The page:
Encouraging OSN users to respect other people’s privacy

With the increasing use of Social Media and Online Social Networks such as Facebook or Instagram) the question of conflicting privacy settings becomes more and more relevant.

Minkus et al. [1] conducted a study to focus on OSN behavior of parents and found that many privacy breaches may occur to children at the hands of others, namely, their parents and relatives. These authors also designed interventions to mitigate compulsive sharing on social networks. Screenshot 2020-04-05 14.00.01.png

[1] Tehila Minkus, Kelvin Liu, and Keith W. Ross. 2015. Children Seen But Not Heard: When Parents Compromise Children’s Online Privacy. In Proceedings of the 24th International Conference on World Wide Web (WWW ’15). International World Wide Web Conferences Steering Committee, Republic and Canton of Geneva, CHE, 776–786. DOI: https://doi.org/10.1145/2736277.2741124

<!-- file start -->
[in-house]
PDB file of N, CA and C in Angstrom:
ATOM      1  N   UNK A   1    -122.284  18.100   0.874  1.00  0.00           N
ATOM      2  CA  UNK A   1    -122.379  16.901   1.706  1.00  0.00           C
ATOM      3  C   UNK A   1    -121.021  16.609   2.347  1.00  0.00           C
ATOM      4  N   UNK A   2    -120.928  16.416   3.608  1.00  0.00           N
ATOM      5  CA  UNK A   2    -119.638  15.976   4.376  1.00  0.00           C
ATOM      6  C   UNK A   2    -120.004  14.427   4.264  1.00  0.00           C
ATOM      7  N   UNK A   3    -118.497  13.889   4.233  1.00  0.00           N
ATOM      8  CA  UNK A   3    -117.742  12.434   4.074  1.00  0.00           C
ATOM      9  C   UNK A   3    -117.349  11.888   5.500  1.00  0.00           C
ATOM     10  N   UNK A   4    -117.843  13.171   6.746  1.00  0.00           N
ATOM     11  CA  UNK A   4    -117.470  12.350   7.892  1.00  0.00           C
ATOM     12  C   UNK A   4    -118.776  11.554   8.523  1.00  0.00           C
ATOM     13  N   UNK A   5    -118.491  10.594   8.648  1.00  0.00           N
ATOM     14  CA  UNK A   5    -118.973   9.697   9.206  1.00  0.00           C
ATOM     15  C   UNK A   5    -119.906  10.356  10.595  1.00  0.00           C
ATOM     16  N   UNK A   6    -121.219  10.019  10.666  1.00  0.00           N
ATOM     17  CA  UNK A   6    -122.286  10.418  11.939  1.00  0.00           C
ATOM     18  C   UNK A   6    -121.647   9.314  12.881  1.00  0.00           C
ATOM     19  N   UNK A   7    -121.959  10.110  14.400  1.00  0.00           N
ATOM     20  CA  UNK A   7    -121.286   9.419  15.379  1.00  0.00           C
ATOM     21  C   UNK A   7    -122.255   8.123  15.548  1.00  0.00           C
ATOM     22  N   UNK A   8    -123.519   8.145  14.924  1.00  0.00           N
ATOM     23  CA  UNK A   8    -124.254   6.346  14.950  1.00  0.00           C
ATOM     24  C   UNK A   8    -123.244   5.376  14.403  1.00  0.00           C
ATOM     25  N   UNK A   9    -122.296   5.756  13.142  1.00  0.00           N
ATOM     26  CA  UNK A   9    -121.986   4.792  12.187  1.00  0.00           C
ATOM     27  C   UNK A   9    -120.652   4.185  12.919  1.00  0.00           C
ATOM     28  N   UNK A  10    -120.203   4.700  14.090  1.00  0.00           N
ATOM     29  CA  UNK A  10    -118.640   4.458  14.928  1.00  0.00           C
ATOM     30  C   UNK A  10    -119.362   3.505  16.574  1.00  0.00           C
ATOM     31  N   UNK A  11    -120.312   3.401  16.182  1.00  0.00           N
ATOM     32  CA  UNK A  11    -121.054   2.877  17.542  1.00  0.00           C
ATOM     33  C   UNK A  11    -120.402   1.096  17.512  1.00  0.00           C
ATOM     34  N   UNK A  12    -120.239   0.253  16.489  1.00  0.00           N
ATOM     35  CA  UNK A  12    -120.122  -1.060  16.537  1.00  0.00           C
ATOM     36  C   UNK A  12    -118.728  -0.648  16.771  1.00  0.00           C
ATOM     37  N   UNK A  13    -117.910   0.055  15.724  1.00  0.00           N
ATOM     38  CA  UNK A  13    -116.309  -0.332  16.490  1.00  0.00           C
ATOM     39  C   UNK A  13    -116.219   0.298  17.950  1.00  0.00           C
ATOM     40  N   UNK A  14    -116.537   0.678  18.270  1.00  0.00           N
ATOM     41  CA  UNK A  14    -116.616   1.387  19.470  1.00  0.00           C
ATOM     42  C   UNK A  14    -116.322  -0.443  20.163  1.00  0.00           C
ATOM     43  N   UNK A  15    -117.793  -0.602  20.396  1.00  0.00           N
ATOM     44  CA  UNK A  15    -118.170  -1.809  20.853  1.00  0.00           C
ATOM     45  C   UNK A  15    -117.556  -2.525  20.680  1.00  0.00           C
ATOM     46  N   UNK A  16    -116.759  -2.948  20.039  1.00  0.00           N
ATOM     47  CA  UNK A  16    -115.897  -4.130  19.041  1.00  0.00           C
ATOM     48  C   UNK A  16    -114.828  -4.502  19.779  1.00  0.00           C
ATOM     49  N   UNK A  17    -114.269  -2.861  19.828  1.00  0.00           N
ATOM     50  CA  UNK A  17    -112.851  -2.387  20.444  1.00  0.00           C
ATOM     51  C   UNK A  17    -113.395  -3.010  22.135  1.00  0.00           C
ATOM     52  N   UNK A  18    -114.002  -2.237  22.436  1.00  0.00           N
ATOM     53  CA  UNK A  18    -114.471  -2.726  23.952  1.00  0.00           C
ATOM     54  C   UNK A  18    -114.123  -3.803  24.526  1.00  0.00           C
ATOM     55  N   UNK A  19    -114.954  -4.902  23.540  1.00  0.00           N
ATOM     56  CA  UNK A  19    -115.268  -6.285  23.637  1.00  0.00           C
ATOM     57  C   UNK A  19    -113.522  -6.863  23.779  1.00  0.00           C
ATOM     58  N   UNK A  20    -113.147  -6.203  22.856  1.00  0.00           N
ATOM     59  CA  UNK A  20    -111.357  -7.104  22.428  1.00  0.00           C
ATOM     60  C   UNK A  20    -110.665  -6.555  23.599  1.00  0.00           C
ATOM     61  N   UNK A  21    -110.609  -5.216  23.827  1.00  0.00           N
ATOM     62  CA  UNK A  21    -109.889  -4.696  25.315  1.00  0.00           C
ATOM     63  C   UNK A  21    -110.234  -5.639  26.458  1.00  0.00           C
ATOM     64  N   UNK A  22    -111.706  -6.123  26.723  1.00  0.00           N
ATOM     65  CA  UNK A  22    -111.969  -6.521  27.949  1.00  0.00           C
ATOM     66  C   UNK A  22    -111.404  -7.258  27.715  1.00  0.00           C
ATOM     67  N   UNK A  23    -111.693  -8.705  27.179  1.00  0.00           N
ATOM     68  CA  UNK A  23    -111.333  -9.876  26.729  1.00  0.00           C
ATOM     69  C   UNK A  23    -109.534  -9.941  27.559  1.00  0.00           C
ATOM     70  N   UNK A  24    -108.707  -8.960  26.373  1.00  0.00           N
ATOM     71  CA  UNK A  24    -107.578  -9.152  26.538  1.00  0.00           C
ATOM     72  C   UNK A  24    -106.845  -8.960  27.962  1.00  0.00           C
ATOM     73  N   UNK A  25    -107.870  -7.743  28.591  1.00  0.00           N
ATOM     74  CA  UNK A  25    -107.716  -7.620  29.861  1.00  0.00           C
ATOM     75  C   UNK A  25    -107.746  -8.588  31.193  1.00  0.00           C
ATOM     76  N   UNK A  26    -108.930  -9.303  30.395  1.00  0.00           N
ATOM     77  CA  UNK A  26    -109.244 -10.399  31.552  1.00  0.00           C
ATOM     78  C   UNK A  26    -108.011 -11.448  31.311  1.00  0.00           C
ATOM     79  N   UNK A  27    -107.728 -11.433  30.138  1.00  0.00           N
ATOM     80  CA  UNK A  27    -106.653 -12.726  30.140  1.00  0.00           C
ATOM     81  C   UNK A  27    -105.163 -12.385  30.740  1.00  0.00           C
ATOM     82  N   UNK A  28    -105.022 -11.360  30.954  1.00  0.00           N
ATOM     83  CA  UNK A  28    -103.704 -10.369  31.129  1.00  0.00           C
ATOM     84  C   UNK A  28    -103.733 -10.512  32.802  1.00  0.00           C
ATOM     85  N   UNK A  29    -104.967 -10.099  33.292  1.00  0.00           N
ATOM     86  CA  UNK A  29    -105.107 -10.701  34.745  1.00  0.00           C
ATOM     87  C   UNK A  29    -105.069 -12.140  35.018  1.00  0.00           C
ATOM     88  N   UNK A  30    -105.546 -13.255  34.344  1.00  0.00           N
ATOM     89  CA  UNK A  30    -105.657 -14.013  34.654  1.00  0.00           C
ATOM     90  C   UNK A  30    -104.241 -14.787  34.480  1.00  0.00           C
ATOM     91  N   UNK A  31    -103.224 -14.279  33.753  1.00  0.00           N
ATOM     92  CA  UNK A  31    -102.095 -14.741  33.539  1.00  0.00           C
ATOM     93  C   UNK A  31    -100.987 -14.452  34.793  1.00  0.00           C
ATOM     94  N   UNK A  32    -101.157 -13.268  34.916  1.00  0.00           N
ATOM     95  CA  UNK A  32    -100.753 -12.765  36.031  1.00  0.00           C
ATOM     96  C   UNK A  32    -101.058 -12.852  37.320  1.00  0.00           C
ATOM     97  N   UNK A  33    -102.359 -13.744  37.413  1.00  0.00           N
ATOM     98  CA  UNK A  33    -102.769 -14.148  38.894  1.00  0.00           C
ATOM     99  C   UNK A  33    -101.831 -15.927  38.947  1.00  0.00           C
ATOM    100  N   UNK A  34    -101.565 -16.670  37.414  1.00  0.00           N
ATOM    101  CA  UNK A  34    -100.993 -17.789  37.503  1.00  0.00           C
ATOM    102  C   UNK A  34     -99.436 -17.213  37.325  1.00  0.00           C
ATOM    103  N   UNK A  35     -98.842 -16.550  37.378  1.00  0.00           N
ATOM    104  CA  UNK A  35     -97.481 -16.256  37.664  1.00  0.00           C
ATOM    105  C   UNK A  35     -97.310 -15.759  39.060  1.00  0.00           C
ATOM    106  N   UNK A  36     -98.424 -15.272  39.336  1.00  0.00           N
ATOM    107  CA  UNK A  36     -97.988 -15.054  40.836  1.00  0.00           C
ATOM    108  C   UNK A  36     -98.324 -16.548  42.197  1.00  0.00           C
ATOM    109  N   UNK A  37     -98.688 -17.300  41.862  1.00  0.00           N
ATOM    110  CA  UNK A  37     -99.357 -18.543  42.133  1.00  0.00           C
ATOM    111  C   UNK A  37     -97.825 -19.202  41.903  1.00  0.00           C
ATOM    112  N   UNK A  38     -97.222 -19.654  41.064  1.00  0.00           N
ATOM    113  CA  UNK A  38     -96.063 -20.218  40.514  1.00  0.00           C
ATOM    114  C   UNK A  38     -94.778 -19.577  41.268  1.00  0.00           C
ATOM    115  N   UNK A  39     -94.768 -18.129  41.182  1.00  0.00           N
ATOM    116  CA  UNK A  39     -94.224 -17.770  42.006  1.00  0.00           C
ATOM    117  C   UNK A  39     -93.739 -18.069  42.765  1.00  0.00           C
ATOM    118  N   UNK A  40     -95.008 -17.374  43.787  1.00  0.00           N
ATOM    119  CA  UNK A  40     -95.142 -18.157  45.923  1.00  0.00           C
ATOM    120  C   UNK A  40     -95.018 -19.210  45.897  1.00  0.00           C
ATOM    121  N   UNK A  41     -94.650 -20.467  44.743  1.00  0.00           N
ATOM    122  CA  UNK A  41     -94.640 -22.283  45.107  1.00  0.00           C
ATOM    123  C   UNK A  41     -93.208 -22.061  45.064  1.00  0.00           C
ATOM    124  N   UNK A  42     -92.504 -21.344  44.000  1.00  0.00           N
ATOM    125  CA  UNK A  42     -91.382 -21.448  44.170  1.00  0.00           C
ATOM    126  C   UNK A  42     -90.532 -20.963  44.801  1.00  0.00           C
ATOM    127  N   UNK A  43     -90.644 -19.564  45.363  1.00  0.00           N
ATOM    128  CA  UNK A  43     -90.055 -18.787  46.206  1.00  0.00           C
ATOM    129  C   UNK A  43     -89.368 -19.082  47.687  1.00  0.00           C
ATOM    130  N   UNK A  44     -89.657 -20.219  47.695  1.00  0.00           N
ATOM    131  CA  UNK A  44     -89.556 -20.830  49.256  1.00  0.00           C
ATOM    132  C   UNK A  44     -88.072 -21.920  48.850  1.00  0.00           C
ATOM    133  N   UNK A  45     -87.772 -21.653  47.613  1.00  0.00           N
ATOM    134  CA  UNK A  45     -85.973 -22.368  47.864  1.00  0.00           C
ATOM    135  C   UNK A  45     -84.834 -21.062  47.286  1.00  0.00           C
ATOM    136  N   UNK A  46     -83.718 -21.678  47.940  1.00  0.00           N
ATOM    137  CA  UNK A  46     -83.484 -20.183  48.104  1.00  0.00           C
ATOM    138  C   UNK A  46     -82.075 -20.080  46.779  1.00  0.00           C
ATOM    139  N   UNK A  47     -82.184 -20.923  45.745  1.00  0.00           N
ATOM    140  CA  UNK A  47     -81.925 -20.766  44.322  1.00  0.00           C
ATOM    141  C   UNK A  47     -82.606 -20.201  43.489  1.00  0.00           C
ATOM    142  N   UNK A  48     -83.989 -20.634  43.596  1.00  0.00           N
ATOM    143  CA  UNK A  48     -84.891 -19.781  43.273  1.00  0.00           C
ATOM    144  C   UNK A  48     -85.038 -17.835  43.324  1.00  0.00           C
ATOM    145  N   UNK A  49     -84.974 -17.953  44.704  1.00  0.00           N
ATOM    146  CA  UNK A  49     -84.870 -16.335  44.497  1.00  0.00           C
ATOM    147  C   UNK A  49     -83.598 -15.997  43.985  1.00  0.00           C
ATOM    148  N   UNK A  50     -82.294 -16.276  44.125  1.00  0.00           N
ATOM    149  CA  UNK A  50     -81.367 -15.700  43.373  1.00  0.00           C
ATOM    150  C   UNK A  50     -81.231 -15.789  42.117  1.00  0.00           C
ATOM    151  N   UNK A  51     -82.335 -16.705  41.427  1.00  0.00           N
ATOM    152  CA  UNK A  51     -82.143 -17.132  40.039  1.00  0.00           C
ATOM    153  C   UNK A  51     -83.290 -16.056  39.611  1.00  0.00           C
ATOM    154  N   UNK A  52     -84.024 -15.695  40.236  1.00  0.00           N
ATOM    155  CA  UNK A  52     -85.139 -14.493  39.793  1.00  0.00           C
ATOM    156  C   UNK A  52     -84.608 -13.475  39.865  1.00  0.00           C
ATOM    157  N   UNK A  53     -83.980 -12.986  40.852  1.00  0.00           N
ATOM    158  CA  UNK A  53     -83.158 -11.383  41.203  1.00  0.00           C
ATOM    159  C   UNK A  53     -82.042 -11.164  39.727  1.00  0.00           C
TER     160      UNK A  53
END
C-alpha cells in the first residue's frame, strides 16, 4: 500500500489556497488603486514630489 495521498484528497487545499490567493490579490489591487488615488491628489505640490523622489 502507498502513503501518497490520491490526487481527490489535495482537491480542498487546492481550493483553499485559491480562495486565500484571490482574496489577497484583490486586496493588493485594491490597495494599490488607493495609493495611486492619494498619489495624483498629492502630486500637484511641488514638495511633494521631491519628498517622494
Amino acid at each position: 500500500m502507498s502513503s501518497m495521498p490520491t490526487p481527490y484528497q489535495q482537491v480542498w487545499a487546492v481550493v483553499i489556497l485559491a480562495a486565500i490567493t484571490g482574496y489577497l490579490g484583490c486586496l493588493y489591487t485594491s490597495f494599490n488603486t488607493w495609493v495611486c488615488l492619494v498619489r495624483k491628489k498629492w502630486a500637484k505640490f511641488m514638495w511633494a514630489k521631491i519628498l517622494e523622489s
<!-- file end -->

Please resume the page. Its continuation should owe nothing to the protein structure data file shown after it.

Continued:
Change your habits with … electric shocks!

While doing my literature review for a recent project on Multiparty Privacy Conflicts, I bumped on a startup that designed a bracelet that gives little electric shocks every time the user performs a self-defined bad habit (e.g., eating at a fast foot).

I guess, this type of approach might have some positive outcomes for the kind of habits that are automatic (e.g., touching your nose) but I am not sure that it might work to setup behaviors that involve more high-cognitive functions (e.g., learning a new language).